Bring 4 quarts water to boil in Dutch oven. Add pasta to the boiling water and cook until al dente (this is a still chewy texture). Reserve 3/4 cup pasta cooking water and drain pasta (the easiest way to do this is to ladle pasta water into a measuring cup and then drain the remaining water).
Wipe out the pan, add oil and heat over medium-high heat until shimmering. Add onion and cook until softened, about 3 minutes. Add garlic and cook about 30 seconds. Add zucchini, summer squash, and ¼ cup reserved pasta water and cook, covered, until vegetables are tender, about 6 minutes. Stir in cooked pasta, and cheese, remaining 1/2 cup pasta water, tomatoes and basil until pasta is heated through.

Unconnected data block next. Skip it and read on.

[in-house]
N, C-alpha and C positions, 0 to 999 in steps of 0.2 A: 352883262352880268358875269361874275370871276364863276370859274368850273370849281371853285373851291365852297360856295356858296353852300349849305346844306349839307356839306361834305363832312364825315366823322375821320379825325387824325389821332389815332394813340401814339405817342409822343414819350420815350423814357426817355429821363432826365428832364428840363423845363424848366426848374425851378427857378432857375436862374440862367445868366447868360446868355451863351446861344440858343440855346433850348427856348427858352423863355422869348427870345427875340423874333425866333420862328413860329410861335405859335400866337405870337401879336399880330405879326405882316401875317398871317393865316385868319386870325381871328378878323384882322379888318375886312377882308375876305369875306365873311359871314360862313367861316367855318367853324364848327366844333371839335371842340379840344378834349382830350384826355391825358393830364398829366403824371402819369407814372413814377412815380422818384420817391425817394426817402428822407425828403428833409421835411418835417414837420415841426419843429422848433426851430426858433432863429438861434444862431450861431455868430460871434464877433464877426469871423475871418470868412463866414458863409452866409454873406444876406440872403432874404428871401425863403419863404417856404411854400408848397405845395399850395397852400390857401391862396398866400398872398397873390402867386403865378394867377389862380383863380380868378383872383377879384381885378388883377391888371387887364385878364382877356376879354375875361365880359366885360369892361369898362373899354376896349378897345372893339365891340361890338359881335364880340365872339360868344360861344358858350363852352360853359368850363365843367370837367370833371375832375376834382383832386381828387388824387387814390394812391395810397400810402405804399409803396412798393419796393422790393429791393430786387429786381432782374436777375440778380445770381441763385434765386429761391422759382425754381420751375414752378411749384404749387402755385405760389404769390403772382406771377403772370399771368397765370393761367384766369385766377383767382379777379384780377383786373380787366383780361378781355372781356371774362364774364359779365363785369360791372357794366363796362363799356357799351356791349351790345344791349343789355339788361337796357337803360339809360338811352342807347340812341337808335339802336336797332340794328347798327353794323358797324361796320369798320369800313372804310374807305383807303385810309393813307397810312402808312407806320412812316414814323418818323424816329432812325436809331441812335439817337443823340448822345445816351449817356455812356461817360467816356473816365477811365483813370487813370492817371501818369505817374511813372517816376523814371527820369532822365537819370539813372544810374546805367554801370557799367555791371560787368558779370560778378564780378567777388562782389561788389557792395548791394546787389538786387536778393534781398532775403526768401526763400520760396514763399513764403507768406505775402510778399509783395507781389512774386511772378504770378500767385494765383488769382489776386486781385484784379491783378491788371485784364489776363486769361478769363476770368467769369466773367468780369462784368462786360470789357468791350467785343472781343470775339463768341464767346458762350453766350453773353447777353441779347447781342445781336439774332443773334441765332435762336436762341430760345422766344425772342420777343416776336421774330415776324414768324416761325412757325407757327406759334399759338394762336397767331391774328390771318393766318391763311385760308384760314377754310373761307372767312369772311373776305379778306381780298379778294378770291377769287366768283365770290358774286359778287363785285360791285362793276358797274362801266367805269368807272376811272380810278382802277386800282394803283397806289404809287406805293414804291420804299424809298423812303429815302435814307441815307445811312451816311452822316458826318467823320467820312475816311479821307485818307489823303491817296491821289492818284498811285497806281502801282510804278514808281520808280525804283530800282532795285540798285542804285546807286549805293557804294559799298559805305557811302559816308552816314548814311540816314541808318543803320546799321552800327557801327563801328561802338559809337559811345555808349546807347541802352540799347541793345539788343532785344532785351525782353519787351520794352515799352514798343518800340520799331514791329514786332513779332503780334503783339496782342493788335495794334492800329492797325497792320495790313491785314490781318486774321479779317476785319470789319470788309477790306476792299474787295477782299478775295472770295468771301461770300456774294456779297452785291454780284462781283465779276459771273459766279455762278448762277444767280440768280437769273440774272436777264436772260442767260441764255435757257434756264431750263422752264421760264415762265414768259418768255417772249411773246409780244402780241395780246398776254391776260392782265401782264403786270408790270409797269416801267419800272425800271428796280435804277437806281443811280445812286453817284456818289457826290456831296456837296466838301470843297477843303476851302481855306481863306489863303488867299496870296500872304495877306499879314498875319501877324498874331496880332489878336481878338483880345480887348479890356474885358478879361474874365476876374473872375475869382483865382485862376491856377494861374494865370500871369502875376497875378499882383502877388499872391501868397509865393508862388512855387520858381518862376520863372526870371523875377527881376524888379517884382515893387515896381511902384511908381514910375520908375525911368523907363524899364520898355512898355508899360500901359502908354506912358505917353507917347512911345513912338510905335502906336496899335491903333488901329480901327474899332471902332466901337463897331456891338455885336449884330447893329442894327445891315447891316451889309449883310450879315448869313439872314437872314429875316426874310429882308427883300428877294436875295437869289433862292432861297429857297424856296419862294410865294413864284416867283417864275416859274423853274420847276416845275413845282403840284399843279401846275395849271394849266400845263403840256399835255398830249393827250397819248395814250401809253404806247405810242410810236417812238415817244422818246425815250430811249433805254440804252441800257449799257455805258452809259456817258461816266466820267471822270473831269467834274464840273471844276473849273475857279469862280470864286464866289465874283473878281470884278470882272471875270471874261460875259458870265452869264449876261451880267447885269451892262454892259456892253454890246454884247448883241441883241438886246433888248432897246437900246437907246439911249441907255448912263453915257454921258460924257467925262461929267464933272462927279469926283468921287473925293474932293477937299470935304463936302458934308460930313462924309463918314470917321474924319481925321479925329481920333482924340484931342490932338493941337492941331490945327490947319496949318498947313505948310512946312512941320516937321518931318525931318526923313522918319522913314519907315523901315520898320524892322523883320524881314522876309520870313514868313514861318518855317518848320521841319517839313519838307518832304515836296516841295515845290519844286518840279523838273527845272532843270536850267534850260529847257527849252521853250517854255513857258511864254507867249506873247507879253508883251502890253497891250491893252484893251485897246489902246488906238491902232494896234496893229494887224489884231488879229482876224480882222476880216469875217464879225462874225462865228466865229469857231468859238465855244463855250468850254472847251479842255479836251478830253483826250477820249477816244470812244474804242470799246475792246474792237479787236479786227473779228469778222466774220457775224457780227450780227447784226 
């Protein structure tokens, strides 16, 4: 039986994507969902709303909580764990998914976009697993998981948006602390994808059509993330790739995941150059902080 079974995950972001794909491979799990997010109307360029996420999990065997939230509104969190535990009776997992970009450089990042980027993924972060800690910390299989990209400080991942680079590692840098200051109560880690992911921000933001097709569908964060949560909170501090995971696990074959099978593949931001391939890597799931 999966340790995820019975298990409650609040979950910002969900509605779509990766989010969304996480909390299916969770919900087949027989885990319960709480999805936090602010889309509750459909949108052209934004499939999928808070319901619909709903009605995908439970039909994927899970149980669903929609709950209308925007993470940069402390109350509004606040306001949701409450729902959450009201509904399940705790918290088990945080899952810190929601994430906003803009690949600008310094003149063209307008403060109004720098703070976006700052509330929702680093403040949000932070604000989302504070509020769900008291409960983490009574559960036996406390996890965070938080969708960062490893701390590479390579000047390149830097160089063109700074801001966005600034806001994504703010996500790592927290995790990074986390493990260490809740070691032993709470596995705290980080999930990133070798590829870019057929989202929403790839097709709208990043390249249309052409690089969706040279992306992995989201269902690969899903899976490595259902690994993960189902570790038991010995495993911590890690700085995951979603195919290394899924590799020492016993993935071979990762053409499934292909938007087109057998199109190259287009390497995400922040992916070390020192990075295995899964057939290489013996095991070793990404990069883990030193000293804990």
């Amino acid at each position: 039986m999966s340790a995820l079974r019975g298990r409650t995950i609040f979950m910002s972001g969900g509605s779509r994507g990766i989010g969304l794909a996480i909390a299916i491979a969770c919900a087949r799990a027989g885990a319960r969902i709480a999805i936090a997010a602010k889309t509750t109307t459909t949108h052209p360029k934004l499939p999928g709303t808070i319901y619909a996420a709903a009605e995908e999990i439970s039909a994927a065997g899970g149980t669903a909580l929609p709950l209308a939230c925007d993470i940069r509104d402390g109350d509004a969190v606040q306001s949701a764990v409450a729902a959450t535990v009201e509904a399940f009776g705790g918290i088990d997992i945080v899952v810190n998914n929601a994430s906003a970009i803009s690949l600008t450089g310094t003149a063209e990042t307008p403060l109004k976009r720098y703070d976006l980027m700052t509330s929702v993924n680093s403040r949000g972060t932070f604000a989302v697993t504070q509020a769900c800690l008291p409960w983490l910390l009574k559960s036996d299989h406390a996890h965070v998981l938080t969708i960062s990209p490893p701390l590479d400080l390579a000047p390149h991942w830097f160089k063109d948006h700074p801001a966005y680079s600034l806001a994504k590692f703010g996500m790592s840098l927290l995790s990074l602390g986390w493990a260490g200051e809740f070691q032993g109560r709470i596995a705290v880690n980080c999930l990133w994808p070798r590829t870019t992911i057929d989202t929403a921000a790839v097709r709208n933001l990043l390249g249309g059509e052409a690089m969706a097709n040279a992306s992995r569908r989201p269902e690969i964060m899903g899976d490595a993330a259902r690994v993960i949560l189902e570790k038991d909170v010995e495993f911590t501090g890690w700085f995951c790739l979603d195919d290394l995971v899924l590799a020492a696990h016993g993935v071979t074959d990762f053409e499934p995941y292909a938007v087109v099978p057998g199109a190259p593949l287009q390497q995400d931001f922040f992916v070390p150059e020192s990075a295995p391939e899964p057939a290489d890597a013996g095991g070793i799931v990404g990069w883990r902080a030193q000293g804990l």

Season with salt and pepper to taste. Serve with grated Parmesan. Serves 4.
Have a great weekend – TaMara
More of those meatballs with some spaghetti. I read somewhere that real Italians don’t put the meatballs in with the pasta but I may be misremembering. Seems iconic to me. It’s said that most of the dishes at the local Chinese buffet are so Americanized that they would be exotic foreign food if served in China. Of course China is a big place. Some of the regional dishes right here in the USA must seem exotic to people in other parts of the country.